That’s not the whole deal, but that’s the important deal when we start talking about interacting with culture. See: my diagram makes it clear that there’s something Jesus does inside culture which has an effect that leaves the culture behind – literally, if we use the words from Genesis 3, in the dust. There is an eternal thing about Jesus because He is God, but that “eternal thing” is not just philosophical talk or metaphysical bonus cuts for the collector’s edition DVD about Jesus. For us who are created and find ourselves in culture – that is, in the thing which man has built up that is not necessarily about or from the Creator – that “eternal thing” has to have some relationship to the non-eternal thing which we have to live through right now.

Again, it sounds like I’m about to cave in and simply start wearing the Mars Hill t-shirt and giving away copies of Driscoll’s book, but this is exactly where I part company with Driscoll. Here’s what he says on pp 65-66 of his book:
I was unsure of how to begin a church, and so I simply read the Bible and tried to imitate how Jesus gathered the first workers for his ministry. In the opening chapter of John’s gospel, I saw that Jesus began his ministry not with a large crowd, a formal program, or an organized event but rather by informally building friendships with a few men. Once those men trusted him, their friends, family and co-workers also became his followers.
That’s interesting because even in the most liberal rendering of the part of John 1 you can find (that would be the Message), you find this description of those events:
    John 1: 6God sent John the Baptist 7to tell everyone about the light so that everyone might believe because of his testimony. 8John himself was not the light; he was only a witness to the light. 9The one who is the true light, who gives light to everyone, was going to come into the world.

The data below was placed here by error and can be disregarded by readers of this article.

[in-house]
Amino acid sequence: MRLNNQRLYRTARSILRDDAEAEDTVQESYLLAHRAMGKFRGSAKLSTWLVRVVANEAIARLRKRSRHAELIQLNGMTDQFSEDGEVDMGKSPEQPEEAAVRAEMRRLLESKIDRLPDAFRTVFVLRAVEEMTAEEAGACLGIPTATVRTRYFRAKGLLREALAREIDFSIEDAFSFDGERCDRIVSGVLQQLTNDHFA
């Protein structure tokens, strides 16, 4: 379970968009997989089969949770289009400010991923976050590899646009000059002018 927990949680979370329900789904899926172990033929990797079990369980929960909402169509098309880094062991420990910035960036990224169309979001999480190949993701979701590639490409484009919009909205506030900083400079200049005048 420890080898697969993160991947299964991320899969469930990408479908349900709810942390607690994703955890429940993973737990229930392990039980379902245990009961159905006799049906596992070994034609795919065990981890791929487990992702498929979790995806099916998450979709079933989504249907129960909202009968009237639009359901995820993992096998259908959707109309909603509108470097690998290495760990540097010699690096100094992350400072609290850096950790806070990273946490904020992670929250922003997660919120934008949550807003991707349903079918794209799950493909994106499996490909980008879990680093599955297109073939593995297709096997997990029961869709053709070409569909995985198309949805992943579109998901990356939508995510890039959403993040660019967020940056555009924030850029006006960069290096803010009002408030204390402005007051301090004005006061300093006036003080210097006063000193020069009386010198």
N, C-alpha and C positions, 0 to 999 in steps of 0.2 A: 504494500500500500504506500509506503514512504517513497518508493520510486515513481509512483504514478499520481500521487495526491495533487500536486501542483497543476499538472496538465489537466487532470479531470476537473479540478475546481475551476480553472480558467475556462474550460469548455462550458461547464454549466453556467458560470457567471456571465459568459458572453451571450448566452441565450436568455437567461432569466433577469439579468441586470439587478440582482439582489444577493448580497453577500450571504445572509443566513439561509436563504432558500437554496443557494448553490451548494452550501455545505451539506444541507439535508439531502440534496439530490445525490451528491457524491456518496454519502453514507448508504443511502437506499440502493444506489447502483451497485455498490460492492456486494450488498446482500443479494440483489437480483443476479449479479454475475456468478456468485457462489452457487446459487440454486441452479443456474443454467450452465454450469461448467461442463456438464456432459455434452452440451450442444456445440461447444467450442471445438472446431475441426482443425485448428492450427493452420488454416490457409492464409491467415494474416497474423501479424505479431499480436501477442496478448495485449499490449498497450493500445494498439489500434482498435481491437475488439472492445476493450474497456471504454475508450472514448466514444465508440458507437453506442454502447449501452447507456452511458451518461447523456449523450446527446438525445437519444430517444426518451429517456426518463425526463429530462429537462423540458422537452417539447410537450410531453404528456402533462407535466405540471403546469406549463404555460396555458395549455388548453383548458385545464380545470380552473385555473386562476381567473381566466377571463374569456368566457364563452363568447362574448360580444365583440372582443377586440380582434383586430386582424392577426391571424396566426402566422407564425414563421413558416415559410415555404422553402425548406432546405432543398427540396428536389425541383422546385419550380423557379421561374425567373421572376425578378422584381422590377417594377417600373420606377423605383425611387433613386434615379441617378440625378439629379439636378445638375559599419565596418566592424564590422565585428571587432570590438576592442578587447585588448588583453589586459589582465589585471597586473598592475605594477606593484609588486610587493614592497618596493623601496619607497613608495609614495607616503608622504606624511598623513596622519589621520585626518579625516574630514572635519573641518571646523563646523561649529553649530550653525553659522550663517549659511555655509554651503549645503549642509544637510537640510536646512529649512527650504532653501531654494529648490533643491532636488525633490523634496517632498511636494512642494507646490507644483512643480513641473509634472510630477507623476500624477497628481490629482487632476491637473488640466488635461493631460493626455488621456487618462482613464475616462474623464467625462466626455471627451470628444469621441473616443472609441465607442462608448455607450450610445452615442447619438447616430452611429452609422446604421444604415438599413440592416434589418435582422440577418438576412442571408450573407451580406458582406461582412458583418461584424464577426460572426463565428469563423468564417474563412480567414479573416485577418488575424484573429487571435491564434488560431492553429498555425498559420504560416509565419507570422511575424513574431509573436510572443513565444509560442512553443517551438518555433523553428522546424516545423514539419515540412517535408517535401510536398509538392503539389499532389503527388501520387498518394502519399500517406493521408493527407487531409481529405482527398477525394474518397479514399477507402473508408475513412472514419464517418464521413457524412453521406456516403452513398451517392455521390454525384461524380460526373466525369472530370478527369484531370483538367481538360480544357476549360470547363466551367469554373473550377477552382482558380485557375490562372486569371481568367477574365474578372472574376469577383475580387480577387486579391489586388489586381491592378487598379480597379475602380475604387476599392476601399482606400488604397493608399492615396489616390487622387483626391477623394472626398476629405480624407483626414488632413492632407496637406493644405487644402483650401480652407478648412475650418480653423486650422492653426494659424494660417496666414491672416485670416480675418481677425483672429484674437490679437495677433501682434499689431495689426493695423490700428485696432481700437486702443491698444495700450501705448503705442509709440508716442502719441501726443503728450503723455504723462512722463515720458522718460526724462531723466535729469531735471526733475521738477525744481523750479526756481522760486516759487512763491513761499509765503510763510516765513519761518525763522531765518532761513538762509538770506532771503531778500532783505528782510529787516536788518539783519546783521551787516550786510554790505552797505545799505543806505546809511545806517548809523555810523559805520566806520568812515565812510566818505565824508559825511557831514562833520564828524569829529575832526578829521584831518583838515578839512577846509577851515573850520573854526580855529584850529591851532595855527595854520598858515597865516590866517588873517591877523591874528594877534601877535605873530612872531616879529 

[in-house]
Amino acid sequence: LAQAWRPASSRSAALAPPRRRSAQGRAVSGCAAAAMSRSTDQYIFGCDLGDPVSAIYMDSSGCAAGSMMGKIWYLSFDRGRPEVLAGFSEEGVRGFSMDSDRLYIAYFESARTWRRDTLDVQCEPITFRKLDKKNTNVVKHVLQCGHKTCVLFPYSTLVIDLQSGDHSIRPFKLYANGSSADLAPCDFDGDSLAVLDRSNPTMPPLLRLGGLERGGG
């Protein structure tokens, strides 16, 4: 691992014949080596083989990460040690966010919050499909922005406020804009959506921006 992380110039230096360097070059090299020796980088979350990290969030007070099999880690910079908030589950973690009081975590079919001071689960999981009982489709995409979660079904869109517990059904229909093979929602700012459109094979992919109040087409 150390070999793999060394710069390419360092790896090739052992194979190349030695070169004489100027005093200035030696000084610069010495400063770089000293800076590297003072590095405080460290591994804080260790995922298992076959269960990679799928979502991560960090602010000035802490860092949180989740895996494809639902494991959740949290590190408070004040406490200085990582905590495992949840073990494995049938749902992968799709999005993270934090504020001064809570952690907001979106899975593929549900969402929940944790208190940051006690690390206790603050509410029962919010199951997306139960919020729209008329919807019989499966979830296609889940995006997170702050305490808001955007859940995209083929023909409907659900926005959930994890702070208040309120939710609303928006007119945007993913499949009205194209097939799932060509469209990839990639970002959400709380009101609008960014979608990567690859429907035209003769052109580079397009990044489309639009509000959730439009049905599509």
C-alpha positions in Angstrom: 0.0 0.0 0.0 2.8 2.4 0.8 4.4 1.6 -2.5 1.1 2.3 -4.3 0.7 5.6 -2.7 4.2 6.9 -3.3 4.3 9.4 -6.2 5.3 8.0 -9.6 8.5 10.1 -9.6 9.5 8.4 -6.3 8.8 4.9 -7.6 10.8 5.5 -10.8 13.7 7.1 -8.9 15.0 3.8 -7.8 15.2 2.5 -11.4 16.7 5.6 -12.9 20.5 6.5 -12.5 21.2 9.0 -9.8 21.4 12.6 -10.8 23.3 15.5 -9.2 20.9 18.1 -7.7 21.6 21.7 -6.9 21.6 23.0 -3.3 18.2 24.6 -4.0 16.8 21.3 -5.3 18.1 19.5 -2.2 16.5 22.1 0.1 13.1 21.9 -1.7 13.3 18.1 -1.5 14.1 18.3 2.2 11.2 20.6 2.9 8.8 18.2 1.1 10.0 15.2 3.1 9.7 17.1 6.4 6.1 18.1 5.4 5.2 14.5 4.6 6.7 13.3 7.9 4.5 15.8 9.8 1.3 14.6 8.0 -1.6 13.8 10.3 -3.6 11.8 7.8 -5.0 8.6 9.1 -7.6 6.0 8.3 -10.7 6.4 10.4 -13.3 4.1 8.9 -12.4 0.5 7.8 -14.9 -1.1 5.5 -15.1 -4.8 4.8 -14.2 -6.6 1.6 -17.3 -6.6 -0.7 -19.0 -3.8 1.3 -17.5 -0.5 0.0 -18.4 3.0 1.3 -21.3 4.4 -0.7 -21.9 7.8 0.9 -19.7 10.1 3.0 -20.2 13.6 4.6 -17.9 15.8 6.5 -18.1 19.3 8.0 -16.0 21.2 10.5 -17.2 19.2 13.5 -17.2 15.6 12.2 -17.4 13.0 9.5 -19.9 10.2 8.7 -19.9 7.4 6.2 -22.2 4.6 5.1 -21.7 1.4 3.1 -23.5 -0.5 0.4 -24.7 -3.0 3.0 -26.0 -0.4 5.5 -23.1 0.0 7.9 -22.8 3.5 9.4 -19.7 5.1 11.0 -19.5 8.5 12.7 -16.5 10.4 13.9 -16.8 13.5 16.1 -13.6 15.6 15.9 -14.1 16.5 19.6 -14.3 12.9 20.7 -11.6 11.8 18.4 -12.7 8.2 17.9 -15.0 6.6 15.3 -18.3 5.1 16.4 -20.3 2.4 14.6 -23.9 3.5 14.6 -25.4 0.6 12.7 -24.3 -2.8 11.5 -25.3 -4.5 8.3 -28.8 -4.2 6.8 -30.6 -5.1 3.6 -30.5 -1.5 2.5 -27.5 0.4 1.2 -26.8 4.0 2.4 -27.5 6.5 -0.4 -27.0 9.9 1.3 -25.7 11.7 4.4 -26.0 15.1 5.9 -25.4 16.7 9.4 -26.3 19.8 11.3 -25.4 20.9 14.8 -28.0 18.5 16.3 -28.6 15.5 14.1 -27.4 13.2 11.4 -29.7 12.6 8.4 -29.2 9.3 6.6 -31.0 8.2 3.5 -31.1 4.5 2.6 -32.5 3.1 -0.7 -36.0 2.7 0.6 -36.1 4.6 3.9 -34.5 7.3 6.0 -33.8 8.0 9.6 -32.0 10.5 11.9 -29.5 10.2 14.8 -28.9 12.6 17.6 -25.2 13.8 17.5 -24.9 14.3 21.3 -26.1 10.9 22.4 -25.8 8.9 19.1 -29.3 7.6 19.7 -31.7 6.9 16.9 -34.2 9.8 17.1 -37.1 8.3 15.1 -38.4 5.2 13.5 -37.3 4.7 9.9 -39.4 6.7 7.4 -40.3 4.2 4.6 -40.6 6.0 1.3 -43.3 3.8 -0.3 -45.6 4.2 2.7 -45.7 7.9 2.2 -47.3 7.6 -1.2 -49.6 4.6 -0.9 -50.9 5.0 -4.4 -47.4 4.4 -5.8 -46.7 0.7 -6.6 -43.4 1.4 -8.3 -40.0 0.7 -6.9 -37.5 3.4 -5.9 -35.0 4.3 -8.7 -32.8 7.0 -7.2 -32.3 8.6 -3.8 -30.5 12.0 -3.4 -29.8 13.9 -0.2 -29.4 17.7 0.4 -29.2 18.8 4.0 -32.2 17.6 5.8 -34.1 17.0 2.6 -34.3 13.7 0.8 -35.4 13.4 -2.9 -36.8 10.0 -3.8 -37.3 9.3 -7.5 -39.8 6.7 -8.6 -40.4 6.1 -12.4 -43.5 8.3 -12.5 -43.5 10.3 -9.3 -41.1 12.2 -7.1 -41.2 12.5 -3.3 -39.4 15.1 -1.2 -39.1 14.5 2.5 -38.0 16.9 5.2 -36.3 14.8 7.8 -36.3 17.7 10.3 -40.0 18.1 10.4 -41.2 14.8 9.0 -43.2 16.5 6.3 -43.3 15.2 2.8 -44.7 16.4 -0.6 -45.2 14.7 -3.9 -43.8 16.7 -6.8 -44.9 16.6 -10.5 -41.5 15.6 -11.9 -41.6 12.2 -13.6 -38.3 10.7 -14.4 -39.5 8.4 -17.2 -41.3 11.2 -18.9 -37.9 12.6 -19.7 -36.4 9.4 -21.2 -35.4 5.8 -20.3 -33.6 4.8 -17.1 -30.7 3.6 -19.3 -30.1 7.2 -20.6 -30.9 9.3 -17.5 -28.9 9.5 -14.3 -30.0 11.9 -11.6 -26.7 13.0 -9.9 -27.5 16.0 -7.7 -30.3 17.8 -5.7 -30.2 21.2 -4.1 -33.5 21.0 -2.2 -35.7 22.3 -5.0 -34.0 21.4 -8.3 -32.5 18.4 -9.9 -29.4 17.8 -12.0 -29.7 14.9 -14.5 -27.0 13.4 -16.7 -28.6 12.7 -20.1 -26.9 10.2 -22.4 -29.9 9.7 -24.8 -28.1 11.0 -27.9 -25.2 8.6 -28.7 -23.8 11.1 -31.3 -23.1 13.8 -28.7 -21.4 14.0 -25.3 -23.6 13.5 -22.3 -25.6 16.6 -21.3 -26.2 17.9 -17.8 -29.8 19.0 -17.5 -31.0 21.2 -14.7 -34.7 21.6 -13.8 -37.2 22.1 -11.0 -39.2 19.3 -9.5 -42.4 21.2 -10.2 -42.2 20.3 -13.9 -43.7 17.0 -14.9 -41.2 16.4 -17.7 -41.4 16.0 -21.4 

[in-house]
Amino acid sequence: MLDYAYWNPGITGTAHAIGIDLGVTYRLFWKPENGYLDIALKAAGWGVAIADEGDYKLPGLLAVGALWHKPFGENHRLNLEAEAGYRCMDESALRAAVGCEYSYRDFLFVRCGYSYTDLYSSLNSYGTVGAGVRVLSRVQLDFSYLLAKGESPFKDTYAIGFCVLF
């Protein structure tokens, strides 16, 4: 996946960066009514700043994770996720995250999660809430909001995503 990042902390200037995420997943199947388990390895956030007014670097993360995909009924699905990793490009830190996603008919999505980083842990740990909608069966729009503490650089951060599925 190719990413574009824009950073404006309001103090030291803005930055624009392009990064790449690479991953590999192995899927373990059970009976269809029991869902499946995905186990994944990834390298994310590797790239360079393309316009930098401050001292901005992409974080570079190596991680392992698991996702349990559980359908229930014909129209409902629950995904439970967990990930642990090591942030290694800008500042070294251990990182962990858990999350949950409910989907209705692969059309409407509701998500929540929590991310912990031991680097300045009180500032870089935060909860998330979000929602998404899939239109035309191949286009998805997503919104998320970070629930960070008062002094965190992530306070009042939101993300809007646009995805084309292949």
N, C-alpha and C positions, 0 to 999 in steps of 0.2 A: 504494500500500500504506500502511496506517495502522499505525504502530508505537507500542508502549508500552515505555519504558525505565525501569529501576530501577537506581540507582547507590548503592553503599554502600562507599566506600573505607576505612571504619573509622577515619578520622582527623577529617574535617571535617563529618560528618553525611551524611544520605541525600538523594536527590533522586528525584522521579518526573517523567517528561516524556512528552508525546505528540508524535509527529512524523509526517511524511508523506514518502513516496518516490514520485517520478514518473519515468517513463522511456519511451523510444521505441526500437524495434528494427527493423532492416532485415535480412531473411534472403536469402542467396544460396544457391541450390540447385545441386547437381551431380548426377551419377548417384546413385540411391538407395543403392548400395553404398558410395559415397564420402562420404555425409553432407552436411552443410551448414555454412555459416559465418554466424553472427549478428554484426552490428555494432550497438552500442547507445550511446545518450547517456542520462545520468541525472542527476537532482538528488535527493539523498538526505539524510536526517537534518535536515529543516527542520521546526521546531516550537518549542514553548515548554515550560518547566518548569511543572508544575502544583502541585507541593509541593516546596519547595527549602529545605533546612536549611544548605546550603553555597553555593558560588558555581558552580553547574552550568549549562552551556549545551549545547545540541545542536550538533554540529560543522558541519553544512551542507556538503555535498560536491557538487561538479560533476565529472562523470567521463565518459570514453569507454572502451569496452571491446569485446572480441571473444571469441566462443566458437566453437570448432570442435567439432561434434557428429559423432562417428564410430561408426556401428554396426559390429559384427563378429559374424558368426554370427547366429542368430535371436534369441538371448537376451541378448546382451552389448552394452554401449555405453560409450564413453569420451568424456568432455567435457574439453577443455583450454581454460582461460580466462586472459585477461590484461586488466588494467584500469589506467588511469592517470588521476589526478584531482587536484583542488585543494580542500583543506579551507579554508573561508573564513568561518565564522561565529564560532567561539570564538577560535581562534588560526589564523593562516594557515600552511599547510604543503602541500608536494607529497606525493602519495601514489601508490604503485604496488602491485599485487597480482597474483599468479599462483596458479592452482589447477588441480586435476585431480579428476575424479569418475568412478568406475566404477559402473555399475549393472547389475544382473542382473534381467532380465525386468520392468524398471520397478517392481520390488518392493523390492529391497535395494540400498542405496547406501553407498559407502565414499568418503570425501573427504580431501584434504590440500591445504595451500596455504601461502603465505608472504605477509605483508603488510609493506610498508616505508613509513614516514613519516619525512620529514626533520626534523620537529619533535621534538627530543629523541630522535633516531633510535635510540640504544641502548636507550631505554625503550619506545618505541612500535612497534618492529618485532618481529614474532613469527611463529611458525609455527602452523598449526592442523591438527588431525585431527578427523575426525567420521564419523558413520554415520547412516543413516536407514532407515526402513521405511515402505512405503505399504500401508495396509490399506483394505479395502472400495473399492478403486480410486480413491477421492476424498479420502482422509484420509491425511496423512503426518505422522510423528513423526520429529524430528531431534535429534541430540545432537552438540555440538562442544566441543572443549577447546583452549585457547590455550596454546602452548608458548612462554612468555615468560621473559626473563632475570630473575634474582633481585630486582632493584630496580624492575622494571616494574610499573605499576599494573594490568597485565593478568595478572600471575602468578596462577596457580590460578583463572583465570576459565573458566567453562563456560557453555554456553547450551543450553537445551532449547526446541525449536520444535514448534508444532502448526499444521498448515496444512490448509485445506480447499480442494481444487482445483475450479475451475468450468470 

… 15John pointed him out to the people. He shouted to the crowds, "This is the one I was talking about when I said, `Someone is coming who is far greater than I am, for he existed long before I did.' "
    … 26John told them, "I baptize with water, but right here in the crowd is someone you do not know, 27who will soon begin his ministry. I am not even worthy to be his slave." 28This incident took place at Bethany, a village east of the Jordan River, where John was baptizing.
    29The next day John saw Jesus coming toward him and said, "Look! There is the Lamb of God who takes away the sin of the world! 30He is the one I was talking about when I said, `Soon a man is coming who is far greater than I am, for he existed long before I did.' 31I didn't know he was the one, but I have been baptizing with water in order to point him out to Israel."
    32Then John said, "I saw the Holy Spirit descending like a dove from heaven and resting upon him. 33I didn't know he was the one, but when God sent me to baptize with water, he told me, `When you see the Holy Spirit descending and resting upon someone, he is the one you are looking for. He is the one who baptizes with the Holy Spirit.' 34I saw this happen to Jesus, so I testify that he is the Son of God."
    35The following day, John was again standing with two of his disciples. 36As Jesus walked by, John looked at him and then declared, "Look! There is the Lamb of God!" 37Then John's two disciples turned and followed Jesus.
    38Jesus looked around and saw them following. "What do you want?" he asked them.
    They replied, "Rabbi" (which means Teacher), "where are you staying?"
    39"Come and see," he said. It was about four o'clock in the afternoon when they went with him to the place, and they stayed there the rest of the day.
    40Andrew, Simon Peter's brother, was one of these men who had heard what John said and then followed Jesus. 41The first thing Andrew did was to find his brother, Simon, and tell him, "We have found the Messiah" (which means the Christ).
    42Then Andrew brought Simon to meet Jesus. Looking intently at Simon, Jesus said, "You are Simon, the son of John--but you will be called Cephas" (which means Peter).